IDEAS home Printed from https://ideas.repec.org/
MyIDEAS: Log in (now much improved!) to save this paper

A Note on How and Why Growth and Unemployment Go Hand in Hand in Developing Economies

Listed author(s):
  • Mandal, Biswajit
  • Mandal, Arindam

This paper develops a very simple model to explain the phenomenon of persistent unemployment even in an economy experiencing high output growth. Unemployment will also grow at a rate identical with other factors and sectors. The result is primarily triggered by pre-fixed minimum wage rate for unskilled workers. To corroborate our claim we have checked it for twelve developing countries and found empirical results quite consistent with theoretical apprehension. In deciding on desired rate of growth in different sectors to mitigate or reduce unemployment history becomes crucial.

If you experience problems downloading a file, check if you have the proper application to view it first. In case of further problems read the IDEAS help page. Note that these files are not on the IDEAS site. Please be patient as the files may be large.

File URL: https://mpra.ub.uni-muenchen.de/56523/1/MPRA_paper_56523.pdf
File Function: original version
Download Restriction: no

Paper provided by University Library of Munich, Germany in its series MPRA Paper with number 56523.

as
in new window

Length:
Date of creation: 2014
Handle: RePEc:pra:mprapa:56523
Contact details of provider: Postal:
Ludwigstra├če 33, D-80539 Munich, Germany

Phone: +49-(0)89-2180-2459
Fax: +49-(0)89-2180-992459
Web page: https://mpra.ub.uni-muenchen.de

More information through EDIRC

References listed on IDEAS
Please report citation or reference errors to , or , if you are the registered author of the cited work, log in to your RePEc Author Service profile, click on "citations" and make appropriate adjustments.:

as
in new window


  1. Findlay, Ronald & Kierzkowski, Henryk, 1983. "International Trade and Human Capital: A Simple General Equilibrium Model," Journal of Political Economy, University of Chicago Press, vol. 91(6), pages 957-978, December.
  2. Chakrabarti, Avik, 2004. "Asymmetric adjustment costs in simple general equilibrium models," European Economic Review, Elsevier, vol. 48(1), pages 63-73, February.
  3. Biswajit Mandal & Sugata Marjit, 2012. "Capital inflow, vanishing sector and wage distribution in an economy with corruption related intermediation," Economics Bulletin, AccessEcon, vol. 32(3), pages 2128-2135.
  4. Ronald W. Jones, 1965. "The Structure of Simple General Equilibrium Models," Journal of Political Economy, University of Chicago Press, vol. 73, pages 557-557.
  5. Beladi, Hamid & Marjit, Sugata & Weiher, Kenneth, 2011. "An analysis of the demand for skill in a growing economy," Economic Modelling, Elsevier, vol. 28(4), pages 1471-1474, July.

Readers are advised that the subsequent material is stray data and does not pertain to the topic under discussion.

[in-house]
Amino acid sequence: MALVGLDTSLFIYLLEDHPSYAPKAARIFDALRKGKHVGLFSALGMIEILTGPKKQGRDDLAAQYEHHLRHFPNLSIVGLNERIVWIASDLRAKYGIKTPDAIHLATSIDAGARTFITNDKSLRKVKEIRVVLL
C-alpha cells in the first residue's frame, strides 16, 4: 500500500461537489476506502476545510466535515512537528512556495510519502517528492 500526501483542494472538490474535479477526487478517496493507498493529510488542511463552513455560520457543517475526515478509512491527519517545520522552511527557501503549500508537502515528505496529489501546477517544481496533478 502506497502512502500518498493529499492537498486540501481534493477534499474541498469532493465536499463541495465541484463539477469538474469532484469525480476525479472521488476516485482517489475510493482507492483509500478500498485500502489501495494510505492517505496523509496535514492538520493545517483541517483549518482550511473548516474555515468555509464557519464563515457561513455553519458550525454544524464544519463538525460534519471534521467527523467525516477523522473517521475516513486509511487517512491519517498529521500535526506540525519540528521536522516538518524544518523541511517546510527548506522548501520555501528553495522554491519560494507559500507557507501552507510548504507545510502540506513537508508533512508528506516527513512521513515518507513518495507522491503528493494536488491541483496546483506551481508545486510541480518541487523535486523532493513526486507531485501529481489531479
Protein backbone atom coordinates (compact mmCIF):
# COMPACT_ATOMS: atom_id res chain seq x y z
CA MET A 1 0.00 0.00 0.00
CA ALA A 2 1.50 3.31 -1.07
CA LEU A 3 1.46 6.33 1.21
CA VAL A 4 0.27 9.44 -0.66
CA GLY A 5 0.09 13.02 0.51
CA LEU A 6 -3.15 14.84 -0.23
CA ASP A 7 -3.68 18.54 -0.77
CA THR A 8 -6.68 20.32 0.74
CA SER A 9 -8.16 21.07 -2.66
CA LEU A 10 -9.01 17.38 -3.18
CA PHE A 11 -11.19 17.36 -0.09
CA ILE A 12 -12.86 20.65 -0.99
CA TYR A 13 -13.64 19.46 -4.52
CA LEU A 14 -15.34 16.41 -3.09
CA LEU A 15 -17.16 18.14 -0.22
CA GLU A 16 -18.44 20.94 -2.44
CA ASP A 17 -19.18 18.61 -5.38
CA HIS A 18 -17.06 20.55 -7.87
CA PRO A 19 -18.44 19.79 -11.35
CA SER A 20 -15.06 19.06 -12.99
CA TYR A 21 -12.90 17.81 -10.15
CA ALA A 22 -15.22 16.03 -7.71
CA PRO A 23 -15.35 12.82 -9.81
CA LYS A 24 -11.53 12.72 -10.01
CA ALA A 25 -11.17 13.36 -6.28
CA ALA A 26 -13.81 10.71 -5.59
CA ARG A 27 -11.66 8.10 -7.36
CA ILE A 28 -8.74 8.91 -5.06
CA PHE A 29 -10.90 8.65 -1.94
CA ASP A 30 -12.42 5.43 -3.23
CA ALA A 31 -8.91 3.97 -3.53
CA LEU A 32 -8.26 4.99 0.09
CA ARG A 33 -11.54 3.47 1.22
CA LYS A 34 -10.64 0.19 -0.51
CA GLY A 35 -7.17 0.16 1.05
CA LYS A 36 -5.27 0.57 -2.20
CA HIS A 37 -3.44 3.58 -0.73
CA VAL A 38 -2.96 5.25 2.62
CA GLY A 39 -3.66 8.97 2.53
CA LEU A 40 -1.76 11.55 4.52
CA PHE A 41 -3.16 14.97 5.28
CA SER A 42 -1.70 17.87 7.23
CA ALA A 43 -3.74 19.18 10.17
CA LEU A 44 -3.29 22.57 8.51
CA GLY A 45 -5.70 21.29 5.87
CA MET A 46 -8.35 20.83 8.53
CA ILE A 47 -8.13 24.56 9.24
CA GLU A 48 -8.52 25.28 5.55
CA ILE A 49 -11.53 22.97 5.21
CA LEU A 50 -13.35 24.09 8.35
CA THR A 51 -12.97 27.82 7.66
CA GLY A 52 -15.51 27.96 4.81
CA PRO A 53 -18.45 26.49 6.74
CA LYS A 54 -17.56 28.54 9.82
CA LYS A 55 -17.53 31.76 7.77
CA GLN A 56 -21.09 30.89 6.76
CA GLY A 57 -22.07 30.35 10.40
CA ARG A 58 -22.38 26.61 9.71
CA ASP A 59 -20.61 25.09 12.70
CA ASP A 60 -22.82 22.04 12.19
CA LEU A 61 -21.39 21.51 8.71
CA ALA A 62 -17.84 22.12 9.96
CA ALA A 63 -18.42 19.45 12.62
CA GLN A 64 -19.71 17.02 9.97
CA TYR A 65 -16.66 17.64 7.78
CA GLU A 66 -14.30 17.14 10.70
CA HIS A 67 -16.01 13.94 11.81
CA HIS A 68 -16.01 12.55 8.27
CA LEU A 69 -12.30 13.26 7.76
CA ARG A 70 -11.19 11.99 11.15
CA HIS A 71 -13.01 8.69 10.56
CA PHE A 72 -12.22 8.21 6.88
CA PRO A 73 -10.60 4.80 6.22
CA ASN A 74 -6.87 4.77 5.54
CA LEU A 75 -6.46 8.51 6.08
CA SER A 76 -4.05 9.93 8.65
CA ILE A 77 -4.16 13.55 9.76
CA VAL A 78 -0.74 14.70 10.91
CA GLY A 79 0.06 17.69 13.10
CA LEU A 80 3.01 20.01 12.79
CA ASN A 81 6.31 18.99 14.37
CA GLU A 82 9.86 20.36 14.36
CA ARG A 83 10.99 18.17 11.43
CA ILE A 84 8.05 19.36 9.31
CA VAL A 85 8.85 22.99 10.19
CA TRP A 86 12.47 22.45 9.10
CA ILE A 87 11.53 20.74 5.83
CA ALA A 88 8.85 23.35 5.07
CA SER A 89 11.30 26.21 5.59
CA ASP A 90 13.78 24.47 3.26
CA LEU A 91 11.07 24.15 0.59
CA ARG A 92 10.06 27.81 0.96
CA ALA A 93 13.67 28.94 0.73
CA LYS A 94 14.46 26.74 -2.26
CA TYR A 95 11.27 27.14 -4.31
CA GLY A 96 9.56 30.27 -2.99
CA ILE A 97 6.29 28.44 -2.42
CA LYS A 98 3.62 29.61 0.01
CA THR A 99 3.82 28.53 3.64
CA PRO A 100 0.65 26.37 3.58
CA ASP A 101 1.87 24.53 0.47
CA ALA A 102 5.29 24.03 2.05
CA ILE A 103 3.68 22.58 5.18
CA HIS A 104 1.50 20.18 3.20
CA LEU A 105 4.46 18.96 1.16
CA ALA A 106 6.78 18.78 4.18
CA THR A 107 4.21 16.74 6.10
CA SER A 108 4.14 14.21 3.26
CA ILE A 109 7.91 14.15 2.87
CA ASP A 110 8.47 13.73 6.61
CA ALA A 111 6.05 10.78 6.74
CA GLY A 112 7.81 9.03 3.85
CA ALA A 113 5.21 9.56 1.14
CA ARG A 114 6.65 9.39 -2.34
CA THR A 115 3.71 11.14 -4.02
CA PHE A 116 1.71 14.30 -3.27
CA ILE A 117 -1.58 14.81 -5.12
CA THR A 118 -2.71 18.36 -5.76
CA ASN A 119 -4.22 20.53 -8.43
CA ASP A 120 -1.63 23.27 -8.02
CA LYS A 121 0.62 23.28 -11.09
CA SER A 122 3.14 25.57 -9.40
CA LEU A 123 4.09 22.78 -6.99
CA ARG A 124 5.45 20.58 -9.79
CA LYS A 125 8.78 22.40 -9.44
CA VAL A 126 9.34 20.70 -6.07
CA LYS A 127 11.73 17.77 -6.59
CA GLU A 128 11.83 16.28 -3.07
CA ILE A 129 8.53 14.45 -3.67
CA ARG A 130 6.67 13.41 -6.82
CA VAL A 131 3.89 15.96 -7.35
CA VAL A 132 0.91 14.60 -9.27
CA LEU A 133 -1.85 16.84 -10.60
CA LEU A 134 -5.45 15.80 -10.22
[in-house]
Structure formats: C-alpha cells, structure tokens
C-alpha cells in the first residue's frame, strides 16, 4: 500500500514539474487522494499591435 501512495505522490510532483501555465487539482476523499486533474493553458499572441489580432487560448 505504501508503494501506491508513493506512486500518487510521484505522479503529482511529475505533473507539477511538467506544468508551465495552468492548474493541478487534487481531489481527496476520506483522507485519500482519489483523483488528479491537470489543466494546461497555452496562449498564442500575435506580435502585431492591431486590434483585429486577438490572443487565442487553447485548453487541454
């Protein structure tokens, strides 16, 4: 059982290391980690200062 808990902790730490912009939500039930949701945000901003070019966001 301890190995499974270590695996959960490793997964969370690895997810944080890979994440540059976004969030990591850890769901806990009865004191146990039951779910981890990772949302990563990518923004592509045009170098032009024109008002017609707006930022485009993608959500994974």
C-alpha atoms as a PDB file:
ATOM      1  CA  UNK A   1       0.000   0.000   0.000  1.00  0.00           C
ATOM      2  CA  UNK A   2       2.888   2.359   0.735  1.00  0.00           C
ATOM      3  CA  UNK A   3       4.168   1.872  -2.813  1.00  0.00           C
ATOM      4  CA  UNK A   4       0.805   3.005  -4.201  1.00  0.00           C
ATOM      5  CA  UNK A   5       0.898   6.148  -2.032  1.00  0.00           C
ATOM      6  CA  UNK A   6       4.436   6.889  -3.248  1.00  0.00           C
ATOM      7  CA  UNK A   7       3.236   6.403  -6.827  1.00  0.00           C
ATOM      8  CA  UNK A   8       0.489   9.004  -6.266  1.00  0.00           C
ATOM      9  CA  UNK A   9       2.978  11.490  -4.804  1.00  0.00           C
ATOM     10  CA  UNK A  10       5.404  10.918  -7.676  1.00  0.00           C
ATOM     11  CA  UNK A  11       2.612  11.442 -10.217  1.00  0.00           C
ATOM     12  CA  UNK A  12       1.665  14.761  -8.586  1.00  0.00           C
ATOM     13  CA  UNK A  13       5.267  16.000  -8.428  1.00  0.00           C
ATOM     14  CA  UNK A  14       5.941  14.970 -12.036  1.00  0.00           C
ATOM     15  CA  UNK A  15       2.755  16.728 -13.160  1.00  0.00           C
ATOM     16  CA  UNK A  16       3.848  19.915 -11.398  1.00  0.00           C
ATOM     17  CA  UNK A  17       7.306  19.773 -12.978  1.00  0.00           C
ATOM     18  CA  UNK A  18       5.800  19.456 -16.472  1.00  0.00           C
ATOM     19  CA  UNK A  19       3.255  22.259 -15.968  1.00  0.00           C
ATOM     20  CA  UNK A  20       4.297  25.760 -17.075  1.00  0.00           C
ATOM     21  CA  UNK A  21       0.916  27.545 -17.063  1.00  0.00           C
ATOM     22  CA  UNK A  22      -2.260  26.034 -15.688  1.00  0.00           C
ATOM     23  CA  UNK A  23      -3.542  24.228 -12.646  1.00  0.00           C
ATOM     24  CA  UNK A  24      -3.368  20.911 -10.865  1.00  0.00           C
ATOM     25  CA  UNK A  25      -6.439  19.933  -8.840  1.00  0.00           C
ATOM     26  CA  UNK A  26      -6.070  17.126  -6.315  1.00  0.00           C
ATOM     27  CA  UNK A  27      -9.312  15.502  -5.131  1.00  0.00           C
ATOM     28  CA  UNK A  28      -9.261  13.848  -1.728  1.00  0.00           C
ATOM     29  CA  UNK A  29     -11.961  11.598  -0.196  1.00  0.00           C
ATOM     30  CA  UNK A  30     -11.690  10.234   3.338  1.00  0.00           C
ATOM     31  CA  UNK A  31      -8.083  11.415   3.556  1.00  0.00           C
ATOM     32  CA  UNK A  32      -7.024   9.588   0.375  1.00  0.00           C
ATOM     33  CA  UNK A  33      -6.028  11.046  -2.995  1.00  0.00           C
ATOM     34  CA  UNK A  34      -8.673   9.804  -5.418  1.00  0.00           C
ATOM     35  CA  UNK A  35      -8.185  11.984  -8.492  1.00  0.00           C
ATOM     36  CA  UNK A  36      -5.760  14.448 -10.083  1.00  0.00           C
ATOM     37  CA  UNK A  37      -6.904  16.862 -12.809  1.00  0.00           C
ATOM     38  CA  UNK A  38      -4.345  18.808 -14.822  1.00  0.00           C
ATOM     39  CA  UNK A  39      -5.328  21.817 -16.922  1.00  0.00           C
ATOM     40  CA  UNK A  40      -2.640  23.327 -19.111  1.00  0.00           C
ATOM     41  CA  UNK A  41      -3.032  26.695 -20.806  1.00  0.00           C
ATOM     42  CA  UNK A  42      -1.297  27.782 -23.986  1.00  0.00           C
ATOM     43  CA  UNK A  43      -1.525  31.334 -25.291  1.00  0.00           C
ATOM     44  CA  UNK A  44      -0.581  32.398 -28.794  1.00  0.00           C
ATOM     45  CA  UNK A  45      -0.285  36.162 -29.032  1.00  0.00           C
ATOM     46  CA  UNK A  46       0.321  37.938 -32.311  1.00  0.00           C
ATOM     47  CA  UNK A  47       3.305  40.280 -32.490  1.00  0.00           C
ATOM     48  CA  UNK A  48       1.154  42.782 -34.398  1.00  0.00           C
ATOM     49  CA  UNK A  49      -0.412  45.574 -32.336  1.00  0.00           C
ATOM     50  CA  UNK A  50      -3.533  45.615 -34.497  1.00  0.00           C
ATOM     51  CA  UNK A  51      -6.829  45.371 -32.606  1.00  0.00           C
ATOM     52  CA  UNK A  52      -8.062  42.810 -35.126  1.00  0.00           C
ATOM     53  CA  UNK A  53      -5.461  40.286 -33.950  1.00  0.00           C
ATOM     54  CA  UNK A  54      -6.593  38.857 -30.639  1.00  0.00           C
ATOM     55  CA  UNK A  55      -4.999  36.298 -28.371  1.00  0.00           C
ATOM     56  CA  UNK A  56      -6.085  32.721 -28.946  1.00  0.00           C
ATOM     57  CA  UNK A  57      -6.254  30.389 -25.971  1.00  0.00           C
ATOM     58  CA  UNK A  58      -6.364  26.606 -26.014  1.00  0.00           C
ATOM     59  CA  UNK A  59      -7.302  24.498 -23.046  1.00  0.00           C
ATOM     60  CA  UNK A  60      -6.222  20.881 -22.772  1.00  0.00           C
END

6. Marjit, Sugata & Beladi, Hamid, 1999. "Complementarity between Import Competition and Import Promotion," Journal of Economic Theory, Elsevier, vol. 86(2), pages 280-285, June.
Full references (including those not matched with items on IDEAS)

This item is not listed on Wikipedia, on a reading list or among the top items on IDEAS.

When requesting a correction, please mention this item's handle: RePEc:pra:mprapa:56523. See general information about how to correct material in RePEc.

For technical questions regarding this item, or to correct its authors, title, abstract, bibliographic or download information, contact: (Joachim Winter)

If you have authored this item and are not yet registered with RePEc, we encourage you to do it here. This allows to link your profile to this item. It also allows you to accept potential citations to this item that we are uncertain about.

If references are entirely missing, you can add them using this form.

If the full references list an item that is present in RePEc, but the system did not link to it, you can help with this form.

If you know of missing items citing this one, you can help us creating those links by adding the relevant references in the same way as above, for each refering item. If you are a registered author of this item, you may also want to check the "citations" tab in your profile, as there may be some citations waiting for confirmation.

Please note that corrections may take a couple of weeks to filter through the various RePEc services.

This information is provided to you by IDEAS at the Research Division of the Federal Reserve Bank of St. Louis using RePEc data.